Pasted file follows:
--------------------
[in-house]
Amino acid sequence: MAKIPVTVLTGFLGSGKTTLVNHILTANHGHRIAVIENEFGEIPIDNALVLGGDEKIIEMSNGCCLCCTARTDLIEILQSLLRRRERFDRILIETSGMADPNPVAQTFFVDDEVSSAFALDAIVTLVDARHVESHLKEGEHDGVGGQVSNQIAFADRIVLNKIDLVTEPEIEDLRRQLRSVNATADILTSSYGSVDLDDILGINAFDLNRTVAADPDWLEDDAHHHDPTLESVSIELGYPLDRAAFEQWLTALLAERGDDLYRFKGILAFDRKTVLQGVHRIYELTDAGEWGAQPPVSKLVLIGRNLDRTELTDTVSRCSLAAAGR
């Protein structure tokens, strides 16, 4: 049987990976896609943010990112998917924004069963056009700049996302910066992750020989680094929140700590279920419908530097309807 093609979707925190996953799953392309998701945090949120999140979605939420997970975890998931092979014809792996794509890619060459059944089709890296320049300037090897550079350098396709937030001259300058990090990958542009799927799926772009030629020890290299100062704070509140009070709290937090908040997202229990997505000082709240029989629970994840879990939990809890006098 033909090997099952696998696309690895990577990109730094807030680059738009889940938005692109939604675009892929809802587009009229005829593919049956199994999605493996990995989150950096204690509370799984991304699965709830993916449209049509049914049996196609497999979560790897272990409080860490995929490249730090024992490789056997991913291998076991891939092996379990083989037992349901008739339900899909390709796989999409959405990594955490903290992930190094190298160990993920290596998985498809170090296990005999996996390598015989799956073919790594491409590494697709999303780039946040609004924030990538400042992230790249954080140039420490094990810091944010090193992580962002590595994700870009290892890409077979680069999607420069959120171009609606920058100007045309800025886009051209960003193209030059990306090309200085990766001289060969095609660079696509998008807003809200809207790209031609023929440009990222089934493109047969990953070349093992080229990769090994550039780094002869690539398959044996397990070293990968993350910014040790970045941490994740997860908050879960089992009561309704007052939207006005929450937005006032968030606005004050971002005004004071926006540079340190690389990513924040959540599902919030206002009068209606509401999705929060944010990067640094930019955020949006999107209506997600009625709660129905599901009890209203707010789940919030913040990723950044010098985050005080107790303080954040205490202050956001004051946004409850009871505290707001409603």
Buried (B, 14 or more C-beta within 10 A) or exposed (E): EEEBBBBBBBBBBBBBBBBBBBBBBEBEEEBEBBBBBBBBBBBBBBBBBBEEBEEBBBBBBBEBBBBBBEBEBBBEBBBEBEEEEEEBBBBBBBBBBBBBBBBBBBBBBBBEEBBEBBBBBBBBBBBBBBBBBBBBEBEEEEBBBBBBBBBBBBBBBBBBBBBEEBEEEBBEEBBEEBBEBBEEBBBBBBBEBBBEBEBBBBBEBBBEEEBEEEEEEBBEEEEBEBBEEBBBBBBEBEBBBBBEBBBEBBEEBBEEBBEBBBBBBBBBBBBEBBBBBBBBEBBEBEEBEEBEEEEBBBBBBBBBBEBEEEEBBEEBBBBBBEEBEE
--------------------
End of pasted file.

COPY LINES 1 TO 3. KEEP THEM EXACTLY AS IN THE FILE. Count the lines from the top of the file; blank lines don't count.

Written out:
[in-house]
Amino acid sequence: MAKIPVTVLTGFLGSGKTTLVNHILTANHGHRIAVIENEFGEIPIDNALVLGGDEKIIEMSNGCCLCCTARTDLIEILQSLLRRRERFDRILIETSGMADPNPVAQTFFVDDEVSSAFALDAIVTLVDARHVESHLKEGEHDGVGGQVSNQIAFADRIVLNKIDLVTEPEIEDLRRQLRSVNATADILTSSYGSVDLDDILGINAFDLNRTVAADPDWLEDDAHHHDPTLESVSIELGYPLDRAAFEQWLTALLAERGDDLYRFKGILAFDRKTVLQGVHRIYELTDAGEWGAQPPVSKLVLIGRNLDRTELTDTVSRCSLAAAGR
């Protein structure tokens, strides 16, 4: 049987990976896609943010990112998917924004069963056009700049996302910066992750020989680094929140700590279920419908530097309807 093609979707925190996953799953392309998701945090949120999140979605939420997970975890998931092979014809792996794509890619060459059944089709890296320049300037090897550079350098396709937030001259300058990090990958542009799927799926772009030629020890290299100062704070509140009070709290937090908040997202229990997505000082709240029989629970994840879990939990809890006098 033909090997099952696998696309690895990577990109730094807030680059738009889940938005692109939604675009892929809802587009009229005829593919049956199994999605493996990995989150950096204690509370799984991304699965709830993916449209049509049914049996196609497999979560790897272990409080860490995929490249730090024992490789056997991913291998076991891939092996379990083989037992349901008739339900899909390709796989999409959405990594955490903290992930190094190298160990993920290596998985498809170090296990005999996996390598015989799956073919790594491409590494697709999303780039946040609004924030990538400042992230790249954080140039420490094990810091944010090193992580962002590595994700870009290892890409077979680069999607420069959120171009609606920058100007045309800025886009051209960003193209030059990306090309200085990766001289060969095609660079696509998008807003809200809207790209031609023929440009990222089934493109047969990953070349093992080229990769090994550039780094002869690539398959044996397990070293990968993350910014040790970045941490994740997860908050879960089992009561309704007052939207006005929450937005006032968030606005004050971002005004004071926006540079340190690389990513924040959540599902919030206002009068209606509401999705929060944010990067640094930019955020949006999107209506997600009625709660129905599901009890209203707010789940919030913040990723950044010098985050005080107790303080954040205490202050956001004051946004409850009871505290707001409603």